Republican lawmakers crafting alternatives to Obamacare face a fundamental decision: whether to focus on expanding coverage or containing costs. Their choice may be driven, at least in part, by budget scorekeepers.
The Congressional Budget Office released a report in December 2008 on key issues in analyzing major health-care proposals. Included was a chart projecting individuals’ willingness to enroll in health insurance at various levels of subsidy (in technical terms, an elasticity curve). That curve suggested that insurance enrollment would remain below 40% until subsidies reached 70% of cost and that even if costs were 100% subsidized, about a fifth of individuals would decline to enroll. (And that level of subsidy is probably much greater than many Republicans would be willing to offer.)
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Will ObamaCare be a top issue in this fall’s presidential and congressional campaigns? Republicans better make it one if they want to prevail.
The continuing unpopularity of President Obama’s signature domestic achievement gives Republicans an enormous opportunity. Only 39.2% of Americans favor ObamaCare in the Real Clear Politics average of recent polls; nearly half, 48.8%, oppose it. There’s also a sharp partisan divide that benefits the GOP: While 78% of Democrats approve of ObamaCare, according to an April survey from the Pew Research Center, 58% of independents and 89% of Republicans disapprove of it.
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UnitedHealthcare will stop offering Affordable Care Act plans in Illinois in 2017, the Tribune confirmed Tuesday.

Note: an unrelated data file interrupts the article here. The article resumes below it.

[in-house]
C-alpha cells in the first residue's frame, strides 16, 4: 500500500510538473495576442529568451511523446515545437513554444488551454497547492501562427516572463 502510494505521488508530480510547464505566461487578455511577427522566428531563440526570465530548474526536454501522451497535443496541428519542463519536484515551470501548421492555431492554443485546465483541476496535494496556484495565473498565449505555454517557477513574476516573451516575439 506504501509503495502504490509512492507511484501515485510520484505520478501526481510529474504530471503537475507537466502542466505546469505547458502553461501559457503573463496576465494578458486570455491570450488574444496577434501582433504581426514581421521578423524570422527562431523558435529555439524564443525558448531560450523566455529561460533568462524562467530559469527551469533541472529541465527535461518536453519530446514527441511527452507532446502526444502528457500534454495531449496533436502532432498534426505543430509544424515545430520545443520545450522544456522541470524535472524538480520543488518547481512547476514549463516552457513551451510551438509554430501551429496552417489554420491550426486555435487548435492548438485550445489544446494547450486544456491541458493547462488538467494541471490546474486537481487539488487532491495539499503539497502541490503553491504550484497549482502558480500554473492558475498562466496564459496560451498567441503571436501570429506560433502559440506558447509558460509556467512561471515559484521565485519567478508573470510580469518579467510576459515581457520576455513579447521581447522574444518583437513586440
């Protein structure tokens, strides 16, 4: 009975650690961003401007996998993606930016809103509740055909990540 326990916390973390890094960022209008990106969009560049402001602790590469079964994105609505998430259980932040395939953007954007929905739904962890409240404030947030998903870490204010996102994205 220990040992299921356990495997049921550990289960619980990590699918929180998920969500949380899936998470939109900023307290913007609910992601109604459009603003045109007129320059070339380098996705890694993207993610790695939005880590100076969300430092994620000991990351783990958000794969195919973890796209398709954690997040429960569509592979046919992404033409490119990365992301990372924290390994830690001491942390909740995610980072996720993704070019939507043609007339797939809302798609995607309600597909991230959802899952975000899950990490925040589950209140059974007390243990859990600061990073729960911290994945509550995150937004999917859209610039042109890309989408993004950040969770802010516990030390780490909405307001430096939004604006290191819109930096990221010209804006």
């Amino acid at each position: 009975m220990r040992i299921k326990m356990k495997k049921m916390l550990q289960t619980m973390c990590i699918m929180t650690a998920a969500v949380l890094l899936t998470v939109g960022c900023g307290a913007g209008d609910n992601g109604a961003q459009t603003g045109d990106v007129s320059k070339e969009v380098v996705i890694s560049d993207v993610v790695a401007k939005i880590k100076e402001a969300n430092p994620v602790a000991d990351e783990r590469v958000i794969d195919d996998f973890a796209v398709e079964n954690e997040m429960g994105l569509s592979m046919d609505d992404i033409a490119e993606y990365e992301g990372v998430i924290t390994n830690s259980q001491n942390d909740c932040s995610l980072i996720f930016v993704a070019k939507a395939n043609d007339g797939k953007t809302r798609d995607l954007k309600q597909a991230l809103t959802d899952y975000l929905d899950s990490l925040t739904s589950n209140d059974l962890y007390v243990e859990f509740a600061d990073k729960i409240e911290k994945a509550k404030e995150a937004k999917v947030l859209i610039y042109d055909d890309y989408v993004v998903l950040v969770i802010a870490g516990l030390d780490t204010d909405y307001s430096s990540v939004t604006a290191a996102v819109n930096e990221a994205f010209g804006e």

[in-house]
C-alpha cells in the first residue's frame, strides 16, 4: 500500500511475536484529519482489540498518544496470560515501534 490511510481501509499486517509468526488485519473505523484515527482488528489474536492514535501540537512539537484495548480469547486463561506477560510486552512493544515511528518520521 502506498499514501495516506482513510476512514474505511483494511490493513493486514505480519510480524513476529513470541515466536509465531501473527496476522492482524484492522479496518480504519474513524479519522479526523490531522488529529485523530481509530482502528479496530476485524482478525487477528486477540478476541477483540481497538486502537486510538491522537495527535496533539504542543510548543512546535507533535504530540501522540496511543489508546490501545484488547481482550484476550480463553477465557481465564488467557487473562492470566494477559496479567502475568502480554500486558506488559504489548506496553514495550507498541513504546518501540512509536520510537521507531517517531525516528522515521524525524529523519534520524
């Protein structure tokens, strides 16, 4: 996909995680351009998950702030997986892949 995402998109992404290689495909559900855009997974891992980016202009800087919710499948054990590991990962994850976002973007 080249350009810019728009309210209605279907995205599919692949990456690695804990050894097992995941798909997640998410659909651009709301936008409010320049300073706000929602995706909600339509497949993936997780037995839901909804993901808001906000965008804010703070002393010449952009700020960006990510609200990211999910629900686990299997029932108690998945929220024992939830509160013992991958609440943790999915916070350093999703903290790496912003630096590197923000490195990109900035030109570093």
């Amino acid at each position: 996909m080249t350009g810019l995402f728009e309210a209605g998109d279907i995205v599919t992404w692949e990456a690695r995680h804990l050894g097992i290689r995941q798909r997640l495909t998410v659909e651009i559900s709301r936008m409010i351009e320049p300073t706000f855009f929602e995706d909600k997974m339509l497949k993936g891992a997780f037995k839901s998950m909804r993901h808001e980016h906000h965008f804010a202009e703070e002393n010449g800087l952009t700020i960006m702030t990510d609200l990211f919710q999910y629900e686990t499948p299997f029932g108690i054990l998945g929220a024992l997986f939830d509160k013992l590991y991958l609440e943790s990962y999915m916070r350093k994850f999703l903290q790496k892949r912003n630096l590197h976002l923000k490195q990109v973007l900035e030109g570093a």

The departure of the insurance company will reduce the number of coverage options for consumers in 27 counties.
UnitedHealthcare announced in April that it would pull out of nearly all of the ACA exchanges because of heavier-than-expected losses from covering a population that turned out to be sicker than it expected. The ACA plans, which the company offered in 34 states this year, are a small share of UnitedHealthcare’s total business.
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House Republicans and the Obama administration are clashing over subpoenas for ObamaCare documents. Republicans are upping the pressure on the administration, saying officials are withholding documents that Congress has every right to see.
At issue are two separate portions of ObamaCare. One is the Basic Health Program, which states can choose to implement and is aimed at providing choices for low-income people with slightly too much income to qualify for Medicaid. The other is the law’s “cost-sharing reductions” which are payments that help lower out-of pocket-costs for low-income ObamaCare enrollees.
“Your refusal to provide the requested documents and information raises serious concerns about the Department’s willingness to be accountable for the lawful execution of laws passed by Congress,” Energy and Commerce Chairman Fred Upton and House Ways and Means Chairman Kevin Brady wrote to Health and Human Services Secretary Sylvia Mathews Burwell on Tuesday.
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Fresh problems for “Obamacare”: The largest health insurer in Texas wants to raise its rates on individual policies by an average of nearly 60 percent, a new sign that President Barack Obama’s overhaul hasn’t solved the problem of price spikes.